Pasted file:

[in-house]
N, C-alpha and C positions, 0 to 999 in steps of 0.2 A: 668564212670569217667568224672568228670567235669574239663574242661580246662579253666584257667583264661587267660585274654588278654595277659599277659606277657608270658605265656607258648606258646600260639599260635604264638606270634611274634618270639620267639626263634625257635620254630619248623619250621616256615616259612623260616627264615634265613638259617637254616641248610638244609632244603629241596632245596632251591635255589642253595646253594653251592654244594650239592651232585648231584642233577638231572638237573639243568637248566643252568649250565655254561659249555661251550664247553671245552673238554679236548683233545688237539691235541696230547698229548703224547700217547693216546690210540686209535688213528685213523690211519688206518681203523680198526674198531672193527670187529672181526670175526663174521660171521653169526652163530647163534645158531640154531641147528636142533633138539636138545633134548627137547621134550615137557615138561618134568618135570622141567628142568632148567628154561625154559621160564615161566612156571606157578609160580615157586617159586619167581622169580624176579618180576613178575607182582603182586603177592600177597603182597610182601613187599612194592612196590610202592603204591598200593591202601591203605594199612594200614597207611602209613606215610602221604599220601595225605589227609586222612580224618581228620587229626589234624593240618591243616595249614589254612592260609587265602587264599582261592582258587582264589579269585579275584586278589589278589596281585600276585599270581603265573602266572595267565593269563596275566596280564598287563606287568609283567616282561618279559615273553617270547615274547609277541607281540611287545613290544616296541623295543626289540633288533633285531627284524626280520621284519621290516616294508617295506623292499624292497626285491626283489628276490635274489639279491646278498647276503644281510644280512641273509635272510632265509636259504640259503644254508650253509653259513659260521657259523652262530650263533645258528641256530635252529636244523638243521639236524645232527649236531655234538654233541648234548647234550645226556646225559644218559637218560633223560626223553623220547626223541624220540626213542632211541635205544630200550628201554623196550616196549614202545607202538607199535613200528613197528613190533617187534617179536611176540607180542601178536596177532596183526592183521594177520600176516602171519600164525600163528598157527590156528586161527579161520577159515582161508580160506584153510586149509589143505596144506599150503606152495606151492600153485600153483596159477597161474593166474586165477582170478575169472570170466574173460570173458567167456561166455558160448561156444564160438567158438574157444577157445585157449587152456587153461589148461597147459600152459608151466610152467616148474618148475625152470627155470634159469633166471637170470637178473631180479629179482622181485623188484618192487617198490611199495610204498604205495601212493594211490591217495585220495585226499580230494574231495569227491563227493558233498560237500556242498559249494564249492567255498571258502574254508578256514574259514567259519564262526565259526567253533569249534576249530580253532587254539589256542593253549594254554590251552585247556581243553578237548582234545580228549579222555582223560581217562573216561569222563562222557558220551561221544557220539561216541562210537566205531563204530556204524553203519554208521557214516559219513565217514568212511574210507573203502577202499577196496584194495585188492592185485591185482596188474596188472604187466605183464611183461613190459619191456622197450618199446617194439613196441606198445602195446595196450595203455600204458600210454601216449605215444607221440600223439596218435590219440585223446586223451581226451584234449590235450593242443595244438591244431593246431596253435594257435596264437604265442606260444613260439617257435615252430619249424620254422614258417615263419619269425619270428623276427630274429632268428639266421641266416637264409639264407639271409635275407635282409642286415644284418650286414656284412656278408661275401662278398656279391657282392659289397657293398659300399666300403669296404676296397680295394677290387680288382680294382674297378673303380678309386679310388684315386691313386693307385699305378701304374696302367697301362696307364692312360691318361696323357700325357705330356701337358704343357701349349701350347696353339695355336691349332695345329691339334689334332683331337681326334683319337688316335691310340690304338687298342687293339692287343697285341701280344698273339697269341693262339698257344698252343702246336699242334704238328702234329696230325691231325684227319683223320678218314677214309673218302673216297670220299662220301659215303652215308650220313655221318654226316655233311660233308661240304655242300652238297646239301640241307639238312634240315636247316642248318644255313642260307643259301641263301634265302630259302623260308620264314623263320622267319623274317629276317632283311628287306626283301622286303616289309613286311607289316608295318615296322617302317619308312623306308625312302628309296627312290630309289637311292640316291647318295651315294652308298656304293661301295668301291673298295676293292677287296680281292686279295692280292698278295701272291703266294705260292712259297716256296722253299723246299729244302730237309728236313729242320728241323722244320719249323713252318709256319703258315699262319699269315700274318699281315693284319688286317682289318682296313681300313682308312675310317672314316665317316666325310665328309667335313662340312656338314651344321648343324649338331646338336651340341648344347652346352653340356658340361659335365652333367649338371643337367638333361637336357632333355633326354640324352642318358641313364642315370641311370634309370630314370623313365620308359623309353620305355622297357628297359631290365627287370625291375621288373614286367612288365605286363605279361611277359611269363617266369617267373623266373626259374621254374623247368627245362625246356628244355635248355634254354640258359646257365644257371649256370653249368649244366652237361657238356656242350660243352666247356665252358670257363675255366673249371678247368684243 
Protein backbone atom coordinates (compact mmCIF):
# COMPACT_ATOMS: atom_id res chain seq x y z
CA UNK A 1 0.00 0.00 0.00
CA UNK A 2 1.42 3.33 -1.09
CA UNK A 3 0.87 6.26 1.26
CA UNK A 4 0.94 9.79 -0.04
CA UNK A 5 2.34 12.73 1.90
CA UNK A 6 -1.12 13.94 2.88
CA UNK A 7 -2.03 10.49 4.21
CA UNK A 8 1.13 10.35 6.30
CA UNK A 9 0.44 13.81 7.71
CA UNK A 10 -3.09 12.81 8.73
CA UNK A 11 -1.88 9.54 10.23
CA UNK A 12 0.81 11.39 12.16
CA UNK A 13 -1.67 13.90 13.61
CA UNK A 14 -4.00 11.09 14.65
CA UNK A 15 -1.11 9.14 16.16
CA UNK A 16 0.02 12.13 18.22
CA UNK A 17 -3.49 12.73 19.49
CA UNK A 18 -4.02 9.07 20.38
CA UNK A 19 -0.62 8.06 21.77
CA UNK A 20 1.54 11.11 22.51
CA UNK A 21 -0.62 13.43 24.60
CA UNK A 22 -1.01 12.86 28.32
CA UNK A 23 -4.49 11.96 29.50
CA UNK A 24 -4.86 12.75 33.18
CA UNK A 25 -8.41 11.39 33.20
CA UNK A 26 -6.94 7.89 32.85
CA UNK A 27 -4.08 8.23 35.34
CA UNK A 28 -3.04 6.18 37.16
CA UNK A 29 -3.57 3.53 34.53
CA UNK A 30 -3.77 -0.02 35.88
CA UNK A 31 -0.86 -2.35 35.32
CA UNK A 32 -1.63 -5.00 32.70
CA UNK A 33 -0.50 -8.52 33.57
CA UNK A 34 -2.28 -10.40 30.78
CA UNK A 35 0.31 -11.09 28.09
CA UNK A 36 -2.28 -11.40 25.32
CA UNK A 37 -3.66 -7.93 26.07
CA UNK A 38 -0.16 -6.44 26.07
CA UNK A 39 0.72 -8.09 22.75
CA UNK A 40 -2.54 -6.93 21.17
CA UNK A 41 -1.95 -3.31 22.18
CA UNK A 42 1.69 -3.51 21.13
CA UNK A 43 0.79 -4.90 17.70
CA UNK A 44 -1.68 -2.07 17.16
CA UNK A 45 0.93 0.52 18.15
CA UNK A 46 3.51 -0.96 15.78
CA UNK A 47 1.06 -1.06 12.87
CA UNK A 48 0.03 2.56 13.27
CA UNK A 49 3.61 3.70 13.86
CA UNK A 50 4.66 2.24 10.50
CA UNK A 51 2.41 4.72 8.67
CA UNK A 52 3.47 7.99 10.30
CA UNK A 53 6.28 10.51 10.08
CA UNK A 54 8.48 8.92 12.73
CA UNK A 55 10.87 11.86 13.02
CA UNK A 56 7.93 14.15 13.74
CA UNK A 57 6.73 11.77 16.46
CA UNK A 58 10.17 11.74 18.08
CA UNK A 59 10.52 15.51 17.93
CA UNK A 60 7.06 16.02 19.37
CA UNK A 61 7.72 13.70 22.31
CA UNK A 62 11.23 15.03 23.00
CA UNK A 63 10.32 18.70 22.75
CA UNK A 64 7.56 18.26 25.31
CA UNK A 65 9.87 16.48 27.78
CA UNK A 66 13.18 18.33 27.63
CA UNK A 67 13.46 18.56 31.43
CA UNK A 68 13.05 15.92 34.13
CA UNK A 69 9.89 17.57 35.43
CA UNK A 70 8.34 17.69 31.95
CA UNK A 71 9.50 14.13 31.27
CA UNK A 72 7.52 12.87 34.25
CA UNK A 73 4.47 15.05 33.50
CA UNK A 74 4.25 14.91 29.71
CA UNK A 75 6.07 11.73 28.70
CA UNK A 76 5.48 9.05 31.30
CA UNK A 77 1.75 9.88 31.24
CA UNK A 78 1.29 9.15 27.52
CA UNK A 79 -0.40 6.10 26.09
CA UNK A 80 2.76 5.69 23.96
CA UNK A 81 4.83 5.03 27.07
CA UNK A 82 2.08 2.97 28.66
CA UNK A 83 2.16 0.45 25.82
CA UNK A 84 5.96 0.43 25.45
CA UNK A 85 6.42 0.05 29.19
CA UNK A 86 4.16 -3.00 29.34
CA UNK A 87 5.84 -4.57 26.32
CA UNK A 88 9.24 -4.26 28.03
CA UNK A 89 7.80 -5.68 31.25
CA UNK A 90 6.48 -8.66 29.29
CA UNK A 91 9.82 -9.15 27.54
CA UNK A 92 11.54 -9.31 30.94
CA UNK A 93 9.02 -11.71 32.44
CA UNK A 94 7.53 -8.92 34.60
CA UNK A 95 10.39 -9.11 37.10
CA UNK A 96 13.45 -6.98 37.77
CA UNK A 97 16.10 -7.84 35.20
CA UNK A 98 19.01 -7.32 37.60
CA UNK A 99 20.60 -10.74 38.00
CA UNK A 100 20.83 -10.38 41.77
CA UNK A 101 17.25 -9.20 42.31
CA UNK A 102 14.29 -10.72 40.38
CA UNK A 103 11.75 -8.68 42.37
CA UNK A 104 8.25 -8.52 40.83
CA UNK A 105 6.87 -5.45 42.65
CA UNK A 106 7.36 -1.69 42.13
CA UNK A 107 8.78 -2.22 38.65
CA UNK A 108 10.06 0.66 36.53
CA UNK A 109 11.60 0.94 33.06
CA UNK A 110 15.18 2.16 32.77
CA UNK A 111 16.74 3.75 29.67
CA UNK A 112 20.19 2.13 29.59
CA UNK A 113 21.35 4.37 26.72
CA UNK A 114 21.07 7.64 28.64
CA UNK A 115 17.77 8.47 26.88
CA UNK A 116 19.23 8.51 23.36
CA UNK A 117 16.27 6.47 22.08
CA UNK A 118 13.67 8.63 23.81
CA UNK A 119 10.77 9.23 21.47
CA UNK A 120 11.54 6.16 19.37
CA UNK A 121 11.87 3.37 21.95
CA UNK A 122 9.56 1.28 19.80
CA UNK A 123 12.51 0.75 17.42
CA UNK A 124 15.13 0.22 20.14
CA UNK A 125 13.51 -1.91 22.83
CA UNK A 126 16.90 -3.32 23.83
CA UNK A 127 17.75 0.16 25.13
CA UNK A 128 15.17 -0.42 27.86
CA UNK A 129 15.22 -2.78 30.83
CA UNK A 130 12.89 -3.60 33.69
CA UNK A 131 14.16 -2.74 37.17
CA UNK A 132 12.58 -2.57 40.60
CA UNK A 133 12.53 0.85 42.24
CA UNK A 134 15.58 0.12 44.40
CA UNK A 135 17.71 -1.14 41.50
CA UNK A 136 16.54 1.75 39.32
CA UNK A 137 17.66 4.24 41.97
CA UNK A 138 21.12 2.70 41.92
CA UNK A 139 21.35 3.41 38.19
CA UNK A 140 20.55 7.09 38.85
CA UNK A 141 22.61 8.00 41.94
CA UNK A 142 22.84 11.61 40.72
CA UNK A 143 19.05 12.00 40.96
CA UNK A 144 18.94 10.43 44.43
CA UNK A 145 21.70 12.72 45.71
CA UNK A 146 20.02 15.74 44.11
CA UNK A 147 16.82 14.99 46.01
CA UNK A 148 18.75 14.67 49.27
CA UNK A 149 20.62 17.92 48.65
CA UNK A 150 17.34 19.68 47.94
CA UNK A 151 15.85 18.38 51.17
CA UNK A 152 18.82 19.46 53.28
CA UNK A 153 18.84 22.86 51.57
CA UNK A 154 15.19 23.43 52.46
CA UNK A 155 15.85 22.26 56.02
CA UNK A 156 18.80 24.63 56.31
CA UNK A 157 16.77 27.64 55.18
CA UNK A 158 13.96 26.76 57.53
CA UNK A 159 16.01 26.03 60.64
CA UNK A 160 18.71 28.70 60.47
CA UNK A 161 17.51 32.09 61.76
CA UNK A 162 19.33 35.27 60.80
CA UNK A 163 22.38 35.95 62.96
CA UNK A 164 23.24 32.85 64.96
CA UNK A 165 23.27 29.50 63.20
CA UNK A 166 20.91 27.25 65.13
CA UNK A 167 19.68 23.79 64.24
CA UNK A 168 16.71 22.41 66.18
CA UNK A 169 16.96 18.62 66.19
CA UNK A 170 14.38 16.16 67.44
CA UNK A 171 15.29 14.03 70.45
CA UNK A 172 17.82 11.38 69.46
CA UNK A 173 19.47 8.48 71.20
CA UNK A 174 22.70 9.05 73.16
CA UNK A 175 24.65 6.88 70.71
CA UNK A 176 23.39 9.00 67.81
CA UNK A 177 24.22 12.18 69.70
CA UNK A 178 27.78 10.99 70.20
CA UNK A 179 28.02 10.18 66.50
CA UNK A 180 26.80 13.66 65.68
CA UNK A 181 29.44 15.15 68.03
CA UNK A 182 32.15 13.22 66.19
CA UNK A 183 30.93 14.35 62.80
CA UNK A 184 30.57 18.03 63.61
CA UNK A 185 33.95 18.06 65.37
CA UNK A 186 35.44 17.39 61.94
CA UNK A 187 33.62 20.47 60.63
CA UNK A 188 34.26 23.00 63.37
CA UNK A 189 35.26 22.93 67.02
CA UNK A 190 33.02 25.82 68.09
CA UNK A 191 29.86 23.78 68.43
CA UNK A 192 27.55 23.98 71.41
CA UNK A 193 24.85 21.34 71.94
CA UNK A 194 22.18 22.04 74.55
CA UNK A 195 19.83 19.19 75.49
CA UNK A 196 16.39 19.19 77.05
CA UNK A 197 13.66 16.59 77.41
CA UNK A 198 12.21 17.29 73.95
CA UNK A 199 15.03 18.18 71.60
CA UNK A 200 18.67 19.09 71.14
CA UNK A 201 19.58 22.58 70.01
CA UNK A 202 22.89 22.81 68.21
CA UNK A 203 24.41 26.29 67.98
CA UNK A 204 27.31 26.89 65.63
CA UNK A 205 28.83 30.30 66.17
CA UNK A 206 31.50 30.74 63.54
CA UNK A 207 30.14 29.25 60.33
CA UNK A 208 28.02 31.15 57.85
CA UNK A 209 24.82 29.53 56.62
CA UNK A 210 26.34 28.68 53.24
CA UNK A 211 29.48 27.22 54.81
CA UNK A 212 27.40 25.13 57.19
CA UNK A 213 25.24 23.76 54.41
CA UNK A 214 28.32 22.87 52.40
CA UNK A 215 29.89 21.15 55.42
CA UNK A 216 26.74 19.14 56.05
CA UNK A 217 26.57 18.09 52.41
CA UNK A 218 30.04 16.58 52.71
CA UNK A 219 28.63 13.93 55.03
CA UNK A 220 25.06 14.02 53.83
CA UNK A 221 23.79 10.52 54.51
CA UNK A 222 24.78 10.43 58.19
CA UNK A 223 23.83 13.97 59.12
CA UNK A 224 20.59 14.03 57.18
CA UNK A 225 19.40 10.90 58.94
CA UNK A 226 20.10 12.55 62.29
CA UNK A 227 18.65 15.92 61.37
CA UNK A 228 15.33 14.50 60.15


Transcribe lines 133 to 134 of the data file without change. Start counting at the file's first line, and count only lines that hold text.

CA UNK A 129 15.22 -2.78 30.83
CA UNK A 130 12.89 -3.60 33.69